TV SMITH's Dua Sen: The Magnifier
TV Smith's Dua Sen
TV Smith's Dua Sen. The politically incorrect irregular columnist combines his idiosyncratic observations and tangential commentary into a blog...


by TV Smith

Many streaming radio stations on the Internet broadcast the song title and artist info along with the music. Whether streamed via Winamp, Media Player, Real Player or YM Radio; the smallish information bar is obviously designed for users sitting in front of the computer screen.

What if you like listening to your favourite station away the computer, like me? I usually turn up the Altec Lansing and enjoy the music lounging on the sofa, lazing on the floor or while doing something else at another corner of the room.

When a long forgotten or interesting new song plays, curiosity would force me back to the PC just to glance at the player's tiny title bar. It can be a real pain, if you are at the opposite end and interesting numbers keep popping up. Worse; when you scramble back, the display changes.

I was about to dust off my binoculars one night when it occurred to me that there is a simpler and more elegant solution. MS Windows all along has a built-in screen magnifier for users with low vision. By anchoring the pointer at the title bar, I can now identify a vaguely familiar or eclectic song from bed.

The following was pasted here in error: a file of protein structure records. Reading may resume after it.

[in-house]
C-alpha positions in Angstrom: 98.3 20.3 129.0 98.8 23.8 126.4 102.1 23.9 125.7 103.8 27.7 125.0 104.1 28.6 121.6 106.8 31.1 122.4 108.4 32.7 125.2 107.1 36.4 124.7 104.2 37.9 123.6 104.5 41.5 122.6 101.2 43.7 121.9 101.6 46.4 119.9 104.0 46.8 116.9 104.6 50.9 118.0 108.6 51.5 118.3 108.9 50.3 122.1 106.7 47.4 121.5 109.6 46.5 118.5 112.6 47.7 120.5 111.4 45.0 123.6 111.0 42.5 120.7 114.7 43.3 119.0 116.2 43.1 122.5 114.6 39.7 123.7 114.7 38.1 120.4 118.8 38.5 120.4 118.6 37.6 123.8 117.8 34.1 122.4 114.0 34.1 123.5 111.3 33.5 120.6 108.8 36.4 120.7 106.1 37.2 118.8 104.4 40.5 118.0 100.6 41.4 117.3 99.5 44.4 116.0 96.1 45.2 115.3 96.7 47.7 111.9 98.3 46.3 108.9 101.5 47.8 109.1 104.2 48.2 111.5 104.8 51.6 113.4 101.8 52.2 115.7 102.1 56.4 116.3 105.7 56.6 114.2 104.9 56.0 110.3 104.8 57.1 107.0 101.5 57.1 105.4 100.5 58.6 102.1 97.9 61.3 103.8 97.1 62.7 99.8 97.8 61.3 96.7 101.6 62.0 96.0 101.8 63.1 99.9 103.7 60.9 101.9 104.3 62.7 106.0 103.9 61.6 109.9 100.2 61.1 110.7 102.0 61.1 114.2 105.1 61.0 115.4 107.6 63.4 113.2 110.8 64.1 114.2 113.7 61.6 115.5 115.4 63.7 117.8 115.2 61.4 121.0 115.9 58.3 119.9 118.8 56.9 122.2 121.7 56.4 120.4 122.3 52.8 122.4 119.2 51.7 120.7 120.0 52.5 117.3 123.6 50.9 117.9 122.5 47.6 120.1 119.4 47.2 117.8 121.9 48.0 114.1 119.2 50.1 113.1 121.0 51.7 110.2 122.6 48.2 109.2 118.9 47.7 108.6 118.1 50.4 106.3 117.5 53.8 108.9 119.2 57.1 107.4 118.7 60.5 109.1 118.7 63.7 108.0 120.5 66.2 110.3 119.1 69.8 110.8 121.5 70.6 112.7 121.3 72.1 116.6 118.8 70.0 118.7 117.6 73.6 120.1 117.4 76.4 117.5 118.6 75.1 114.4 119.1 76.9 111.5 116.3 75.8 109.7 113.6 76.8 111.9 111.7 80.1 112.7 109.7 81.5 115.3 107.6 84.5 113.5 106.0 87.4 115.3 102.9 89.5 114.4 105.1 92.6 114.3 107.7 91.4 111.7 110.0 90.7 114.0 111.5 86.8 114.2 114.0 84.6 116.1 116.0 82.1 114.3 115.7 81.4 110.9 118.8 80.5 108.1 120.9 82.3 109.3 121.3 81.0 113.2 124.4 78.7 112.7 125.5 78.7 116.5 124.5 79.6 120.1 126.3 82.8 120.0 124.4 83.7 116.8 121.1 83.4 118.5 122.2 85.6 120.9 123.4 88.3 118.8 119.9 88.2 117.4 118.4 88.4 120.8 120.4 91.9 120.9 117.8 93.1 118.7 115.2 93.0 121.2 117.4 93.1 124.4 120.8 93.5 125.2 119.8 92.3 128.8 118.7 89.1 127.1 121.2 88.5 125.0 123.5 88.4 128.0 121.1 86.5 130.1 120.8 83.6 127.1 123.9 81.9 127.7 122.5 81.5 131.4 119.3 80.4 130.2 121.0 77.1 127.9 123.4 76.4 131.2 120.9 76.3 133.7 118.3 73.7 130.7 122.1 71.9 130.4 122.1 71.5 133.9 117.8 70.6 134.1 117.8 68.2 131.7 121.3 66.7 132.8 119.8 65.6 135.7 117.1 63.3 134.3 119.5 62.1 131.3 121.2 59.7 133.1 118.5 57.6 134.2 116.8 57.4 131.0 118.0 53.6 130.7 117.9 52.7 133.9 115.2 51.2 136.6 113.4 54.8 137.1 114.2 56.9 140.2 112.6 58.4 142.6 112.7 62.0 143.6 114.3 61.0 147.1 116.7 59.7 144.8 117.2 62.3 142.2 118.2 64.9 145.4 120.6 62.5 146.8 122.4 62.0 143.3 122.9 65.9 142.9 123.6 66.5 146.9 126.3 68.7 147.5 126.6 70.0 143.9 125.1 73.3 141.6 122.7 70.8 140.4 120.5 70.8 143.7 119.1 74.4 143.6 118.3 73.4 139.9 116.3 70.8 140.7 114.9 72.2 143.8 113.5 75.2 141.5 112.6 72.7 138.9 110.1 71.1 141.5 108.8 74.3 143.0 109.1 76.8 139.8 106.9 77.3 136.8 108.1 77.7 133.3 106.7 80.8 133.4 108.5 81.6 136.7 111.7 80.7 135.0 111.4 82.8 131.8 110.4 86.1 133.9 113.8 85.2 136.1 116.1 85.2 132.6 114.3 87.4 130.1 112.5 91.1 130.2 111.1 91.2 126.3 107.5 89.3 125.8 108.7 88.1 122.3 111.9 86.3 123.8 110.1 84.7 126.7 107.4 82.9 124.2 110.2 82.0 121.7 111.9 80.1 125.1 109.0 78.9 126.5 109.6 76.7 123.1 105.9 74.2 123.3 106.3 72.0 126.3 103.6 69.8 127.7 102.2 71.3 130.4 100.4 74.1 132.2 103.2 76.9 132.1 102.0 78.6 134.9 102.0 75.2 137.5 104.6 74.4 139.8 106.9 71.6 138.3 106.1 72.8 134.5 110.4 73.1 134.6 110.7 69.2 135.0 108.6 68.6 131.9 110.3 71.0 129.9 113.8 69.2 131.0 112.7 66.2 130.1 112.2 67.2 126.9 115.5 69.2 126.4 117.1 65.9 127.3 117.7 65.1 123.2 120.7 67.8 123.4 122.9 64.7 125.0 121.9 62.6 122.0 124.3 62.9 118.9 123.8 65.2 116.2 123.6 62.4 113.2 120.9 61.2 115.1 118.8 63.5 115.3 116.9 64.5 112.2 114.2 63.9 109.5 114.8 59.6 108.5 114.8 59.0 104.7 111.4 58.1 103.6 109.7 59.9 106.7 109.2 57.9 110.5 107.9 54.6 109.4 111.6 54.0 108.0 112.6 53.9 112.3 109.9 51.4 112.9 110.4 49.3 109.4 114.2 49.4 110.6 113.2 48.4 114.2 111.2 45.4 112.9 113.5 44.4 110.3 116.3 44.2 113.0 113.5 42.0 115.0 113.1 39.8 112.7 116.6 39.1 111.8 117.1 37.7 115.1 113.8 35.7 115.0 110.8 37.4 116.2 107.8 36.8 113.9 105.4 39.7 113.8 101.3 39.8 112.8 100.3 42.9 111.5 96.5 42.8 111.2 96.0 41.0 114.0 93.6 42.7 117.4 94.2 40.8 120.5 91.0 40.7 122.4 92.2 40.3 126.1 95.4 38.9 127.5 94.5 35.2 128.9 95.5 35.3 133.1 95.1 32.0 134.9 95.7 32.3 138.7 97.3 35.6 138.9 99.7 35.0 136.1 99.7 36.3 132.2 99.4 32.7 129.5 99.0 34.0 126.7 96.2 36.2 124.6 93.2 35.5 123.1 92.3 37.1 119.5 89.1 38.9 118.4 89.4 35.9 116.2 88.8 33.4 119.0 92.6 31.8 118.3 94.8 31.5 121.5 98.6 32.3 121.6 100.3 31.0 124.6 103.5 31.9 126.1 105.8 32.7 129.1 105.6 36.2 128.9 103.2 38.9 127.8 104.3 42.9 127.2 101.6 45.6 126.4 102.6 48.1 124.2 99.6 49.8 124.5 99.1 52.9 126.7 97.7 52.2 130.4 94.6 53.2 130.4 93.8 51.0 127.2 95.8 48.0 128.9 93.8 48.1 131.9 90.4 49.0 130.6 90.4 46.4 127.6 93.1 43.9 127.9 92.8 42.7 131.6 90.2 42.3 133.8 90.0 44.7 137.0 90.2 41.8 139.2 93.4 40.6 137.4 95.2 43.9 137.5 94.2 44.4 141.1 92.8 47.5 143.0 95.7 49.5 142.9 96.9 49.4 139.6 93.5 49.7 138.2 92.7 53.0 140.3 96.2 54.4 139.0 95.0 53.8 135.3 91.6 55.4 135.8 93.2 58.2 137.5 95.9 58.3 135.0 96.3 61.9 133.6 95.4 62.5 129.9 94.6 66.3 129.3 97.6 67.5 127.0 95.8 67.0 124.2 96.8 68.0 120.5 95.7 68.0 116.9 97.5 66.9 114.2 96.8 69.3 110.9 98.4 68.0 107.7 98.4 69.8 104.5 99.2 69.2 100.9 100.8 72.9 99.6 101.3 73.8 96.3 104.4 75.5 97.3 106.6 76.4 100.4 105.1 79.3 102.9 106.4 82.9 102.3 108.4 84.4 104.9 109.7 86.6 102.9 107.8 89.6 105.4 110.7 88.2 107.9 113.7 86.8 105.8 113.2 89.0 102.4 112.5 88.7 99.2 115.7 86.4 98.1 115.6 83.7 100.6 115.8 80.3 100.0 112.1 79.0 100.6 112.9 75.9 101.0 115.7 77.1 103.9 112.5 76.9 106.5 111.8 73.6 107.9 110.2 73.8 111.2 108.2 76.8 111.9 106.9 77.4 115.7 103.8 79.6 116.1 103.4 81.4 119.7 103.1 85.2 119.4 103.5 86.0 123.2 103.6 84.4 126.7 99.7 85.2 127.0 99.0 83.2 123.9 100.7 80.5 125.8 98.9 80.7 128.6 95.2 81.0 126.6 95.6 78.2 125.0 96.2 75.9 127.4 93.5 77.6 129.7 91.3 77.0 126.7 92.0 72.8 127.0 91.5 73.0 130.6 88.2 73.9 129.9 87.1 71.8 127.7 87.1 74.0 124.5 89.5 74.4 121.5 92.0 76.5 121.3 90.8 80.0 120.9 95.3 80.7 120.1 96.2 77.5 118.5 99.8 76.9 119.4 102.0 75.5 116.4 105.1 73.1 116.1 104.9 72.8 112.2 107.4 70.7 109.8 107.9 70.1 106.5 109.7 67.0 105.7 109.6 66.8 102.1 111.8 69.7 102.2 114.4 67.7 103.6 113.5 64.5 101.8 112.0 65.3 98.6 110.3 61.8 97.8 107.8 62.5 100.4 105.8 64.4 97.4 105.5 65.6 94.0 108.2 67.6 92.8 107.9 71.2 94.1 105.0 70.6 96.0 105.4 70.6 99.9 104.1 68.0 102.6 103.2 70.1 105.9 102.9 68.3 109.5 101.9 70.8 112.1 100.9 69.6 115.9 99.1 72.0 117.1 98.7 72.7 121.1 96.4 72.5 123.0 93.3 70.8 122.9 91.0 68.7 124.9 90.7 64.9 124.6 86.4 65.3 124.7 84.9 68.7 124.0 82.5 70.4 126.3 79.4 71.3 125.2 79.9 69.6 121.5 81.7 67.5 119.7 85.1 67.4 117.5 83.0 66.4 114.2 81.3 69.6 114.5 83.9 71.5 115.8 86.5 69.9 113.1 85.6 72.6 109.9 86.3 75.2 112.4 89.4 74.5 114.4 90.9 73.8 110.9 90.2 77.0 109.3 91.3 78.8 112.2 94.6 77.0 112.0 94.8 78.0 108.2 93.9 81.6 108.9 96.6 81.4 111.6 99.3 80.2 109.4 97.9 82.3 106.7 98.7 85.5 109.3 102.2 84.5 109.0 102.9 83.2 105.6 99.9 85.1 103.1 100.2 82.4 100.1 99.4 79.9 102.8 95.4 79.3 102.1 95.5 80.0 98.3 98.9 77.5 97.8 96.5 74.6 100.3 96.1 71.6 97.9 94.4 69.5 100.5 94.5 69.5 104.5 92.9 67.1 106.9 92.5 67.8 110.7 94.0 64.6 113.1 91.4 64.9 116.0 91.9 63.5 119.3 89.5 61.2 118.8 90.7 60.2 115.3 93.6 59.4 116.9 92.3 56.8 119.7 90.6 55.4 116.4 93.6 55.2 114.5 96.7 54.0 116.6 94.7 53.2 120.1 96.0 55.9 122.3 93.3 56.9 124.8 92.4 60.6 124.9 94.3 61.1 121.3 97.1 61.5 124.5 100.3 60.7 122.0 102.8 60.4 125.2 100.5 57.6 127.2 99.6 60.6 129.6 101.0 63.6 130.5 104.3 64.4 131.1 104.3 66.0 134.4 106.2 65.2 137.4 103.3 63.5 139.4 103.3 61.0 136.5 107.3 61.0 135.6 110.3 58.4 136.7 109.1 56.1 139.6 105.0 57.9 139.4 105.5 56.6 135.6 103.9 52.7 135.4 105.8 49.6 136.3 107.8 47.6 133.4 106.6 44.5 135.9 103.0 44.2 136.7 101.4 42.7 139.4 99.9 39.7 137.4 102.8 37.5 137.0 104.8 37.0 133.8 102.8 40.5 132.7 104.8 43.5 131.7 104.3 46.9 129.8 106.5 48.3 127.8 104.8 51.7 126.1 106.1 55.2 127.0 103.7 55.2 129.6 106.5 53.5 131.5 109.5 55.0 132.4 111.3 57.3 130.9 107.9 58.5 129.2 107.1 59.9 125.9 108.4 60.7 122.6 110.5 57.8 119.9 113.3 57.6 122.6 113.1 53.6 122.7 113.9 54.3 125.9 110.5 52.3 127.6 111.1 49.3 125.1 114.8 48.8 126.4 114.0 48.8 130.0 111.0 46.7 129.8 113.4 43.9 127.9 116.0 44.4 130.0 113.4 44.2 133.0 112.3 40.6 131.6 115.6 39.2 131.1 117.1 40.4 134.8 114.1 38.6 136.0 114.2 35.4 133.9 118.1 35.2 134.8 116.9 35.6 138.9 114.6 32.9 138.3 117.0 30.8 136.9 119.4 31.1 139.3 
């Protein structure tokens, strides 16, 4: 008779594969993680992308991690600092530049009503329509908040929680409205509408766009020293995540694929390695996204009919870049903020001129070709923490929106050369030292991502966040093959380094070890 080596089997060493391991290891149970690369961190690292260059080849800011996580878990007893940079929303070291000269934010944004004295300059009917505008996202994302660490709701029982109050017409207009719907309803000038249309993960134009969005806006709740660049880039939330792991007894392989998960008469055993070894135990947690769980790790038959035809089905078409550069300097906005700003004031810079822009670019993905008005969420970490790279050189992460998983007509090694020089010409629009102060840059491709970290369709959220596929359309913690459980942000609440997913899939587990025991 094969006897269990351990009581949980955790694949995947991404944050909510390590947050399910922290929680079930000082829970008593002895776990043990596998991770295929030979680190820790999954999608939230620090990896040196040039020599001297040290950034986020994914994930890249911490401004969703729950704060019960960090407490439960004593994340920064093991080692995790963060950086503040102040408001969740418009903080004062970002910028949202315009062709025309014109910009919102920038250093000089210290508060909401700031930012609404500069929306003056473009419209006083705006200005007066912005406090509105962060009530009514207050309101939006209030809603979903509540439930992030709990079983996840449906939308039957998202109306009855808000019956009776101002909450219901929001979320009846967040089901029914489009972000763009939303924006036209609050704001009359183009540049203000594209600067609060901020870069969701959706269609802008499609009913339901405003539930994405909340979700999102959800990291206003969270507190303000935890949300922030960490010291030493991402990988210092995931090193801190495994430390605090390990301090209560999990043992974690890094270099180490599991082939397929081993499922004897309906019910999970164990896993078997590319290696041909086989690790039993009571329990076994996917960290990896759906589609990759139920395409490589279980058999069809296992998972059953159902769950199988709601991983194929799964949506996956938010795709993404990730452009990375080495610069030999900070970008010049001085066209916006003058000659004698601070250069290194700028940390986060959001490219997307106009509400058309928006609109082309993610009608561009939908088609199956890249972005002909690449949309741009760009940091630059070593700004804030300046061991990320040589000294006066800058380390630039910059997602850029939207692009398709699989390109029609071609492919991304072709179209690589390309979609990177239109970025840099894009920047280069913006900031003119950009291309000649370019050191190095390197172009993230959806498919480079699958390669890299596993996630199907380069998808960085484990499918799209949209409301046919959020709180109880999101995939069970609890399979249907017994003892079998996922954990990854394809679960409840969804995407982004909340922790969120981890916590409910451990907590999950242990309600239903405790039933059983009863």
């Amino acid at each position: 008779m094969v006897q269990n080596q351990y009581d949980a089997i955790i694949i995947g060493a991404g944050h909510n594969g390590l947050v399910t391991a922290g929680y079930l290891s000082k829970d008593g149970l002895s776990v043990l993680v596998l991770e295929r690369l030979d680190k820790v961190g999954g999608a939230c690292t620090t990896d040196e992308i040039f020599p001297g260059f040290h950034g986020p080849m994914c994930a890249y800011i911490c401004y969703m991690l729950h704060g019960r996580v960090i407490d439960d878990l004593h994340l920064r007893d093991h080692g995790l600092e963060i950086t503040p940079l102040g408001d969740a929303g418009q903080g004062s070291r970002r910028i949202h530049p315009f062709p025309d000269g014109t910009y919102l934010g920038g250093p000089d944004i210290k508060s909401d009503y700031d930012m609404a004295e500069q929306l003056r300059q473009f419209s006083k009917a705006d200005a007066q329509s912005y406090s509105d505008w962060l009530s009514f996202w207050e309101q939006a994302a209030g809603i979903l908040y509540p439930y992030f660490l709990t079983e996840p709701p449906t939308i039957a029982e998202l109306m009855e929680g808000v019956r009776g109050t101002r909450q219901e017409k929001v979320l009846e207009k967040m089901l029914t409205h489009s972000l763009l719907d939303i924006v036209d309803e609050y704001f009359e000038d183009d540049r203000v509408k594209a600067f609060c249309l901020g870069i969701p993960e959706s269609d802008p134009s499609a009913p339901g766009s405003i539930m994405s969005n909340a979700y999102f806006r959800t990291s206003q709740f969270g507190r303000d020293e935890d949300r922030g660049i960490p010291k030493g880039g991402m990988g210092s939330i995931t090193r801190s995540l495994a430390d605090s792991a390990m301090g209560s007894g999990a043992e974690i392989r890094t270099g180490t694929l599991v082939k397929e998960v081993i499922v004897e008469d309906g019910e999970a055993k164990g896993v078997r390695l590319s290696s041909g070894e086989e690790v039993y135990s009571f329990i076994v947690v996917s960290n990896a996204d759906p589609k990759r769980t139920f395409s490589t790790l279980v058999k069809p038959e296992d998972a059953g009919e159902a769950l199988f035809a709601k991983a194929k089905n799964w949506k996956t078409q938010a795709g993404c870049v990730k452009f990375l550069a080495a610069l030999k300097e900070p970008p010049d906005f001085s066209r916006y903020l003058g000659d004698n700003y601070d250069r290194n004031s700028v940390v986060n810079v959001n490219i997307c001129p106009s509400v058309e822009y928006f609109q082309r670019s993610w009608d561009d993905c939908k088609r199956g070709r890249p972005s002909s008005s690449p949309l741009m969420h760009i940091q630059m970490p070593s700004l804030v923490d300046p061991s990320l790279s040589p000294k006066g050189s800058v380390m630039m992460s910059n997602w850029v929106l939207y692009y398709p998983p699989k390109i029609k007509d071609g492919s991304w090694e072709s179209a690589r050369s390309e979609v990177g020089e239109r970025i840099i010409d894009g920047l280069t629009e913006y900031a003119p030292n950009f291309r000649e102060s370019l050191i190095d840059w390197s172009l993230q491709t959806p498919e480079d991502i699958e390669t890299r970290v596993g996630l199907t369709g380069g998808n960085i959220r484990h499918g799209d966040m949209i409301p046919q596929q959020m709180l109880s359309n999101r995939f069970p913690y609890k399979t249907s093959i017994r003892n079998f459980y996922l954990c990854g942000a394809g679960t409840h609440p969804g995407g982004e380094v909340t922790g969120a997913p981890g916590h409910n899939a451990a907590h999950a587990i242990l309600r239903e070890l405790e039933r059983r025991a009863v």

For the uninitiated, you can bring up the useful magnifier by going to All Programs > Accessories > Accessibility > Magnifier. Set the magnification level to 6 and that portion of the screen where your mouse pointer is resting will be magnified and displayed on a separate window on top. At this setting, even the minuscule text on Winamp is visible from 30 feet on a 19'' monitor. Your mileage may vary and it is not quite the application it was originally intended for. Let me know if it works for you. It works great for lazy me, though.

Other than media players, I imagine you may use it for remote viewing of:

G-Mail Notifier's alerts.
IM messages or alerts.
Google News' refreshed headlines.
PPS headers or RSS feeds.
Or any other constantly updated visual information.

© 2005 TV SMITH
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